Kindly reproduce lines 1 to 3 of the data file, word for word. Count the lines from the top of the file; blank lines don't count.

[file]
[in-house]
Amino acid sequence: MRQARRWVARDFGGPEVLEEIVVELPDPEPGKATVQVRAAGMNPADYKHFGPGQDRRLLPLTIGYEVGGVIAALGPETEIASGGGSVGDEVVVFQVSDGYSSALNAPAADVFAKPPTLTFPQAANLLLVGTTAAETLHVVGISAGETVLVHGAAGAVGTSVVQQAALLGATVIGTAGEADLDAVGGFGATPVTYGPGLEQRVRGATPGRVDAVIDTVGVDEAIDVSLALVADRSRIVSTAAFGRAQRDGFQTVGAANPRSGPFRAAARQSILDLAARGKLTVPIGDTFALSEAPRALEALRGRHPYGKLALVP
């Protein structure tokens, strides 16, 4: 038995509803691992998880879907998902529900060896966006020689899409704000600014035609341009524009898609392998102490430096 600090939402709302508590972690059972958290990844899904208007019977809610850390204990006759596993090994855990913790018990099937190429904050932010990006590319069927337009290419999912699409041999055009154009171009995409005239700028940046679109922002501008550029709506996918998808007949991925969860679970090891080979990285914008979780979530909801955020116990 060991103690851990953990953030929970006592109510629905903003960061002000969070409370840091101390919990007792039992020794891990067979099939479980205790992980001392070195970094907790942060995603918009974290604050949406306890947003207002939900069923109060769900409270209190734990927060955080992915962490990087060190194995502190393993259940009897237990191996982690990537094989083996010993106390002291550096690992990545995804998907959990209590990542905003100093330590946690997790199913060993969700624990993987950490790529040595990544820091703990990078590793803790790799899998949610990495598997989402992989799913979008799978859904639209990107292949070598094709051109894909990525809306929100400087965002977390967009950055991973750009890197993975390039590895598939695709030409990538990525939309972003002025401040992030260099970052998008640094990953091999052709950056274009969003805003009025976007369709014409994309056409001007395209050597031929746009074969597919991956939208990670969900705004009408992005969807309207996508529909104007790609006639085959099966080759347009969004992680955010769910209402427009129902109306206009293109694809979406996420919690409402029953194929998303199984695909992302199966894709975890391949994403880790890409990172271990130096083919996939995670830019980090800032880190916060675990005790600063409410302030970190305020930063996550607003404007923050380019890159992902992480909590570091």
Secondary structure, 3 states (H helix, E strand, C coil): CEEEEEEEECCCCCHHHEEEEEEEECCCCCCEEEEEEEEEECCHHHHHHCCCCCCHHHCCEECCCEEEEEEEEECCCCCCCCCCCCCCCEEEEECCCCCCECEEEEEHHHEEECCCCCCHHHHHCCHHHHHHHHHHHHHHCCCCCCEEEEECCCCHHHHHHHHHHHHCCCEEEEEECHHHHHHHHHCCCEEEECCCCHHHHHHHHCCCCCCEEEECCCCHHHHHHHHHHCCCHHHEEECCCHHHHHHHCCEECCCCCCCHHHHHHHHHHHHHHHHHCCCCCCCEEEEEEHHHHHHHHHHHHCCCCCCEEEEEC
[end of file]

[in-house]
Amino acid sequence: MRQARRWVARDFGGPEVLEEIVVELPDPEPGKATVQVRAAGMNPADYKHFGPGQDRRLLPLTIGYEVGGVIAALGPETEIASGGGSVGDEVVVFQVSDGYSSALNAPAADVFAKPPTLTFPQAANLLLVGTTAAETLHVVGISAGETVLVHGAAGAVGTSVVQQAALLGATVIGTAGEADLDAVGGFGATPVTYGPGLEQRVRGATPGRVDAVIDTVGVDEAIDVSLALVADRSRIVSTAAFGRAQRDGFQTVGAANPRSGPFRAAARQSILDLAARGKLTVPIGDTFALSEAPRALEALRGRHPYGKLALVP
């Protein structure tokens, strides 16, 4: 038995509803691992998880879907998902529900060896966006020689899409704000600014035609341009524009898609392998102490430096 600090939402709302508590972690059972958290990844899904208007019977809610850390204990006759596993090994855990913790018990099937190429904050932010990006590319069927337009290419999912699409041999055009154009171009995409005239700028940046679109922002501008550029709506996918998808007949991925969860679970090891080979990285914008979780979530909801955020116990 060991103690851990953990953030929970006592109510629905903003960061002000969070409370840091101390919990007792039992020794891990067979099939479980205790992980001392070195970094907790942060995603918009974290604050949406306890947003207002939900069923109060769900409270209190734990927060955080992915962490990087060190194995502190393993259940009897237990191996982690990537094989083996010993106390002291550096690992990545995804998907959990209590990542905003100093330590946690997790199913060993969700624990993987950490790529040595990544820091703990990078590793803790790799899998949610990495598997989402992989799913979008799978859904639209990107292949070598094709051109894909990525809306929100400087965002977390967009950055991973750009890197993975390039590895598939695709030409990538990525939309972003002025401040992030260099970052998008640094990953091999052709950056274009969003805003009025976007369709014409994309056409001007395209050597031929746009074969597919991956939208990670969900705004009408992005969807309207996508529909104007790609006639085959099966080759347009969004992680955010769910209402427009129902109306206009293109694809979406996420919690409402029953194929998303199984695909992302199966894709975890391949994403880790890409990172271990130096083919996939995670830019980090800032880190916060675990005790600063409410302030970190305020930063996550607003404007923050380019890159992902992480909590570091």